At the time I visited Turning Stone last May, the resort had finally, after 9,000 unsuccessful applications, secured a liquor license. Clearly the state government has it out for the federally recognized Nation. The Oneidas were permitted to have a basic supply of liquor in its bars and restaurants, but the booze had to be carted off the premises at the end of each day.
Halbritter, in a speech to a small group of supporters, was alternately happy about the approval but bitter about the interminable delay. In the end, the tribe found a middleman acceptable to the policymakers in Albany to finally put an end to the ceaseless carting to-and-fro. But as Halbritter pointed out, the 1,100-member Nation has grown into the area’s largest employer, providing jobs for over 5,000 people. The tribe has spent hundreds of millions of dollars since 2003 to expand and improve its facilities. The resort’s housing-free, nature-blended golf courses are the centerpiece of a destination that ranks as one of the top five tourist attractions in the Empire State, attracting nearly five million visitors annually. As a native New Yorker, I can tell you with authority that the state legislature displays no such competence.
In sum, the Oneida Nation and Ray the two-handicapper have suffered many indignities at the hands of the New York State government dating back more than 200 years, this despite the fact that Washington himself signed the Treaty of Canandaiga. (Halbritter references the document incessantly).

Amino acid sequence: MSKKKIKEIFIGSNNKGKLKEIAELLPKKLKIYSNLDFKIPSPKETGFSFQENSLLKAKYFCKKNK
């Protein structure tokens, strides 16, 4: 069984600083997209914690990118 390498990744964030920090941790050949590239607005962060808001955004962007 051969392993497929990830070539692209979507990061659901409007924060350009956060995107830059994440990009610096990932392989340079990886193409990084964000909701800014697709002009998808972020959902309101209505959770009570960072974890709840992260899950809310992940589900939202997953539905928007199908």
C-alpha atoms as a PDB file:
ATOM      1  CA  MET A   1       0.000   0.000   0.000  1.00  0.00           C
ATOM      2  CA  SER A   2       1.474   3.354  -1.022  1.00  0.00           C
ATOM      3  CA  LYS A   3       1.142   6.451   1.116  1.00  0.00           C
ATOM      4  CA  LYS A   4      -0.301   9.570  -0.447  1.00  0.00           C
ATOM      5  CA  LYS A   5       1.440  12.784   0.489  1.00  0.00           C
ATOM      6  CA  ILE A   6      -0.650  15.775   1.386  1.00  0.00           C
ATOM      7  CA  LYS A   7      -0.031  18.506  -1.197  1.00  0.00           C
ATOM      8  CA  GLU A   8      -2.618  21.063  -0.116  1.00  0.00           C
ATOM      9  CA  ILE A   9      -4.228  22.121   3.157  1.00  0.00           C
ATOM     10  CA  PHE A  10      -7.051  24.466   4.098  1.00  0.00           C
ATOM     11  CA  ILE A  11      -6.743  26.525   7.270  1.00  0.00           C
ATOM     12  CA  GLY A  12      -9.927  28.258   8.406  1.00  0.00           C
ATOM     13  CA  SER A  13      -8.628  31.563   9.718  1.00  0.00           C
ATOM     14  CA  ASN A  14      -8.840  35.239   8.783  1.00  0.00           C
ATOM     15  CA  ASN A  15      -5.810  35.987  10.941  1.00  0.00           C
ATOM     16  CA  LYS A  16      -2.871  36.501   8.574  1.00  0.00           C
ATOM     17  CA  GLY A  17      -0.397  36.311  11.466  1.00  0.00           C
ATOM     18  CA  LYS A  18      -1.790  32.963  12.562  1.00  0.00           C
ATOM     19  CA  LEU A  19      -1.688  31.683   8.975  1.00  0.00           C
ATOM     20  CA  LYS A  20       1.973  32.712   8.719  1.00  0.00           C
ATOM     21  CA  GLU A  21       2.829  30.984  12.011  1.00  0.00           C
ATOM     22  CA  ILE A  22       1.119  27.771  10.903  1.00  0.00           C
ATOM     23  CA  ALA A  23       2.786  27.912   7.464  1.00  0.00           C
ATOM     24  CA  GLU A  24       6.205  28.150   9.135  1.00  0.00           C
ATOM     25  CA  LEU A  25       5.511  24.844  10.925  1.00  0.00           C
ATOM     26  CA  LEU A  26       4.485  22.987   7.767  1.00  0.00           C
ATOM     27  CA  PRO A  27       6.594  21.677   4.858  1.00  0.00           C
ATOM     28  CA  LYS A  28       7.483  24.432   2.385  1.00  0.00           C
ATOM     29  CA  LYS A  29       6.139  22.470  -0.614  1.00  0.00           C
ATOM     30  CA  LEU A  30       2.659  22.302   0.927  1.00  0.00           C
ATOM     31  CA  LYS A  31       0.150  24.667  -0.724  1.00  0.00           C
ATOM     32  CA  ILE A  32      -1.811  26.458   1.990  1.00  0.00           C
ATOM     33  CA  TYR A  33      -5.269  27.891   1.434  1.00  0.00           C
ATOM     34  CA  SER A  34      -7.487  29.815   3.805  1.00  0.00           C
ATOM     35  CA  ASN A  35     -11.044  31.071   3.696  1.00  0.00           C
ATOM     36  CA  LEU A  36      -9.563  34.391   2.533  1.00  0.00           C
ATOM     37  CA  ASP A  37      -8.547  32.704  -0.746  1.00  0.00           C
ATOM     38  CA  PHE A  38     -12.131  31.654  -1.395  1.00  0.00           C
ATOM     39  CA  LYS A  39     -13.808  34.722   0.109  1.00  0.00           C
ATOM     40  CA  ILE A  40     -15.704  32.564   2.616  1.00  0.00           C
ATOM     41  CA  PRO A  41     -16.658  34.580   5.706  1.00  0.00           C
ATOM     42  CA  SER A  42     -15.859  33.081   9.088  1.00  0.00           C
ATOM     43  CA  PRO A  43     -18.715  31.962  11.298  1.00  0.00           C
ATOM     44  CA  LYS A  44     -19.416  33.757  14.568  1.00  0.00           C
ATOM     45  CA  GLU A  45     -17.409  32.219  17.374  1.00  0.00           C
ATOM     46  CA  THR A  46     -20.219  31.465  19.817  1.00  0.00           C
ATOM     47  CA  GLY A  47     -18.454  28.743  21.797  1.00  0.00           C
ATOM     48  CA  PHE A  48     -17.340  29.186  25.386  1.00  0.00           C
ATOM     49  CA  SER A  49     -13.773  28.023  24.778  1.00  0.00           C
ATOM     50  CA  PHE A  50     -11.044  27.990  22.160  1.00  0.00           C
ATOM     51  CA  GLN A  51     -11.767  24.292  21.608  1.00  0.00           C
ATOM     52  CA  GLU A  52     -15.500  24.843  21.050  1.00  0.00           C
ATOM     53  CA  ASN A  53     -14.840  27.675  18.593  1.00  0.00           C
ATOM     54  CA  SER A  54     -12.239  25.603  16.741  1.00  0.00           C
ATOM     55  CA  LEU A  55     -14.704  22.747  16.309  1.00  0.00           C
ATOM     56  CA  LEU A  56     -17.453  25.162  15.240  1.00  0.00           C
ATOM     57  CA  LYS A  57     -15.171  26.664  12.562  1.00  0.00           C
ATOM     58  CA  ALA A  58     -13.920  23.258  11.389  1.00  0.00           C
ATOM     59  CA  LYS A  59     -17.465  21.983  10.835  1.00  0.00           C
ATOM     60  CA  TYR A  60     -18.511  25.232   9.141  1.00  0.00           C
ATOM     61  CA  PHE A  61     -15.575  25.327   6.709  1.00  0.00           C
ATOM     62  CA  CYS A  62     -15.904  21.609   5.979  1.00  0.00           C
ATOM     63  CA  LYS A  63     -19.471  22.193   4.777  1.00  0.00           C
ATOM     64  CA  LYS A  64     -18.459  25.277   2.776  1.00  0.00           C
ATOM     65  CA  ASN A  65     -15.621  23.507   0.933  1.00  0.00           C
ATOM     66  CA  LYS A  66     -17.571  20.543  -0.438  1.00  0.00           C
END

Personally, I was rooting for Halbritter to make the cut in an event he has fostered and financed. Even if he’s gone after 36 holes, I figured this true survivor will have made his point.
And then today I read this statement by Halbritter posted on the Turning Stone website:
“My intention in qualifying to be eligible to play in our Turning Stone Resort Championship was to participate in a competitive opportunity which any golfer would enjoy. In addition, given the responsibilities of my position as I mentioned in some interviews on the exemption issue, I wanted to use the platform afforded by our event to show the public, particularly American Indian youth, what can be accomplished by someone with a challenging background who puts his mind and heart into it. My goal was to celebrate, not detract from, our wonderful tournament, its players and fans. The focus this week should be on the great game of golf and enjoying the exciting competition on the course. I do not want my participation to distract from our Championship and the talented professionals who have chosen to compete here. So, I have decided to withdraw from my place in the field and to award it to another golfer to play this week. I hope our golf community will join me in celebrating a terrific week of golf and all of the fun and festivities which our team has worked so hard to present for them here at Turning Stone.”
Even with the rather large chip Halbritter carries on his shoulder, the wise chief had the good sense to exercise diplomacy when it mattered most. Somewhere, George Washington is smiling. Read more »